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5 Key Considerations When Developing Your Data Backup and Disaster Recovery Plan

5 Key Considerations When Developing Your Data Backup and Disaster Recovery Plan

C-suite executives should have IT security and complete data backup solutions prepared long before disaster strikes. Threat actors are working hard to disrupt business operations to either demand ransoms or inflict the most significant possible damage on organizations. Targeted digital attacks can happen at any time to any organization. Data backup and Disaster Recovery preparation are essential to stop, contain, recover, and restore operations.

A solid and tested disaster plan will allow executives and IT decision-makers to react quickly and with authority, saving time, money, and brand reputation. Companies can't afford to wait for disaster to strike. Preparation is vital to protect digital infrastructures during unplanned incidents.

IT disasters can create unpredictable outcomes. Although you may be unable to anticipate an attack by ransomware or other catastrophic events — effective backup and disaster recovery plans can help protect your company during times of uncertainty.

Don't be the one who waits until it's too late, forced to delegate tasks and build a plan while your organization is crumbling beneath your feet. Having a recovery strategy in place ahead of time can allow your business to respond appropriately to disasters and emergencies.

#1. Establish Acceptable Recovery Time Goals

Returning to standard operational functionality after a disaster is critical for ensuring business continuity. But determining acceptable Recovery Time Objectives (RTO) and Recovery Point Objectives (RPO) can be a hurdle for many organizations. RTO is the time it takes your organization to restore data. RPO is the time between backups. The greater the RPO, the more data you are likely to lose.

While many companies may think immediate and complete data restoration is necessary—the potential costs for quick solutions can be astronomical. Recovery timeframes depend on multiple factors as defined in your business continuity plan.

Establishing disaster recovery time goals is vital for meeting backup objectives within specific timeframes. While some businesses need continuous data recovery and support — daily or weekly recovery strategies will work for others. Your data backup and disaster recovery strategy should be customized to your organization and framed by standards within your industry.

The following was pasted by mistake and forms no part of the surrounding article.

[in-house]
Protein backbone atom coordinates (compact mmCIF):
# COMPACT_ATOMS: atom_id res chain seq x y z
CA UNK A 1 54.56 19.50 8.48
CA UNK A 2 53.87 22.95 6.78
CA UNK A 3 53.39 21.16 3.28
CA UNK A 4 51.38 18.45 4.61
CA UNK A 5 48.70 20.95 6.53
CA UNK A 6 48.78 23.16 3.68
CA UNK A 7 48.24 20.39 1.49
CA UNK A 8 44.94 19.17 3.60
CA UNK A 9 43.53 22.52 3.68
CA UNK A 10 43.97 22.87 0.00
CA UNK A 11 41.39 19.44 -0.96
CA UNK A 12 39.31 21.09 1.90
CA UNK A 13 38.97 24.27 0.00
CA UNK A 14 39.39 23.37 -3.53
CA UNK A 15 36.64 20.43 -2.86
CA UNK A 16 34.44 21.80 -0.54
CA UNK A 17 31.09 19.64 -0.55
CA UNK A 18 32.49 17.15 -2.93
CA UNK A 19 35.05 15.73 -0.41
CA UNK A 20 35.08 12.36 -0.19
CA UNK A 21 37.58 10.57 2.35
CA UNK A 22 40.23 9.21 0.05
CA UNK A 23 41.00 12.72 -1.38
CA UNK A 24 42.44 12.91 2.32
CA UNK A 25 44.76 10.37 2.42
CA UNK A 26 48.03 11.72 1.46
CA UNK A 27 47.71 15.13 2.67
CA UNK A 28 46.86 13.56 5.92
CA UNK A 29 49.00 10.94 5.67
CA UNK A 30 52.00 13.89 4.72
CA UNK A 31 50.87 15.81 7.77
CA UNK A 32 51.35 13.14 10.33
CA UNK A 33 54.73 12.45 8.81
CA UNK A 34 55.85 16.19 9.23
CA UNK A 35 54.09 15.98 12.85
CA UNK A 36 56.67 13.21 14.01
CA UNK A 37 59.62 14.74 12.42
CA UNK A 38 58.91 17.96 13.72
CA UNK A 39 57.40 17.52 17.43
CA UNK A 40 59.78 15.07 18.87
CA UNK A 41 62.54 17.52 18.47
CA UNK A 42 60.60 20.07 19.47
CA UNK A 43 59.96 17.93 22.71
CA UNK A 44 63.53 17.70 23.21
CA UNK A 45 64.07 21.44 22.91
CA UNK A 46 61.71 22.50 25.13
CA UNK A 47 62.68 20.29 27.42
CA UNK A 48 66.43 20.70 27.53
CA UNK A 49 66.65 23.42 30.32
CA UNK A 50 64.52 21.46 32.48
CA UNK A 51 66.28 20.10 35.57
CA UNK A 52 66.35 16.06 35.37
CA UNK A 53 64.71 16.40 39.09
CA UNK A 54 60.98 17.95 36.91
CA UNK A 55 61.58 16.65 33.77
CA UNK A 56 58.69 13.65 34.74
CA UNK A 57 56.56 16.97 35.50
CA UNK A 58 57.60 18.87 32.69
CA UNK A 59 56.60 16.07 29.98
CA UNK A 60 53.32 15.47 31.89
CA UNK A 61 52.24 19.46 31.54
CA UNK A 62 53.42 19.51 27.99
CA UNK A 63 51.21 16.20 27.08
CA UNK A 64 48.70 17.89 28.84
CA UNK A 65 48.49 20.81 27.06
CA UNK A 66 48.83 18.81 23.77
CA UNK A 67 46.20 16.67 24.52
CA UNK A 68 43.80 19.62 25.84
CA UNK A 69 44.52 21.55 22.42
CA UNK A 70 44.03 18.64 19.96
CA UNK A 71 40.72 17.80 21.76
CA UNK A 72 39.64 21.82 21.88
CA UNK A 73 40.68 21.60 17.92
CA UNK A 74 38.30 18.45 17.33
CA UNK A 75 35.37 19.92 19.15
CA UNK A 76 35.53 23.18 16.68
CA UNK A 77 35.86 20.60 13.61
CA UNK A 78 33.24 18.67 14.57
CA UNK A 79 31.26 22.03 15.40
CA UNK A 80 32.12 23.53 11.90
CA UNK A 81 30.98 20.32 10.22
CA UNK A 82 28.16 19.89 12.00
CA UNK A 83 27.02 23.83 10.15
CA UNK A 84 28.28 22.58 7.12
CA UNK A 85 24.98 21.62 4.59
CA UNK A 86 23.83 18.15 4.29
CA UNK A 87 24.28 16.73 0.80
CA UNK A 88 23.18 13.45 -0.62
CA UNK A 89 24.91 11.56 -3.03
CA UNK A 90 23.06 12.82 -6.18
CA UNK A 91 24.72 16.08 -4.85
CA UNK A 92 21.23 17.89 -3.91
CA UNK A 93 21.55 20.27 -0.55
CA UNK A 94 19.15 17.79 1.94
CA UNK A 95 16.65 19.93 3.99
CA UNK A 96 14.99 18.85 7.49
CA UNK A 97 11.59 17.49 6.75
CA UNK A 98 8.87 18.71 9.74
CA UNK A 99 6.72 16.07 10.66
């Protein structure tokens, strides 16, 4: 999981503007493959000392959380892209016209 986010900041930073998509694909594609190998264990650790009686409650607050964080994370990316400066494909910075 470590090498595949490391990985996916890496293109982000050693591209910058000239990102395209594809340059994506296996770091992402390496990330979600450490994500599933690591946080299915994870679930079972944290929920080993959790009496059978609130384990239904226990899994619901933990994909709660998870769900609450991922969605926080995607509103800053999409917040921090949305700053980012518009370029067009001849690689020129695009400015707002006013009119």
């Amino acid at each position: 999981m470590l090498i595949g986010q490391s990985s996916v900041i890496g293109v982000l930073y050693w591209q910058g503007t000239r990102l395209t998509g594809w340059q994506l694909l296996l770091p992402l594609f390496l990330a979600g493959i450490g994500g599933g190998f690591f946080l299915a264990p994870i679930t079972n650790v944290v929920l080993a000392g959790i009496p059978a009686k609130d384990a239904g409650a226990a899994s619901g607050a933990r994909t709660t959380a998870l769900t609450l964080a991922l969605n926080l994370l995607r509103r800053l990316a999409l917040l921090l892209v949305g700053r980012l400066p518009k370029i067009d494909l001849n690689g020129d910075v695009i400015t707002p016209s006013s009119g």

Assessing the specific needs of your business will define your company objectives and strategy. Performing a cost/benefit analysis of different methodologies can help you create a plan best suited to meet your organization's needs.

Download our ebook, "Key Data Backup and Recovery Insights," to understand how data backup and recovery strategies can protect your organization.

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#2 Choose Appropriate Technology

Many companies have the tools, resources, and digital capacity to back up and restore their data and applications, but only some do it correctly or consistently. Having the right software and hardware in place can help companies protect assets during times of uncertainty. Not only do you need cutting-edge technologies, but you also need to define processes around those technologies.

Critical operational data will necessitate real-time data backups, but less essential data and applications can wait until the crisis subsides. Even without a ransomware attack, your data can be lost, damaged, or accidentally deleted and have the same downtime impacts as a data breach by a threat actor.

If you contract with a third party for data backup and disaster recovery solutions or DYI, follow a 3-2-1 backup strategy:

3 copies of your data, on 2 different storage devices, with 1 copy at an offsite location.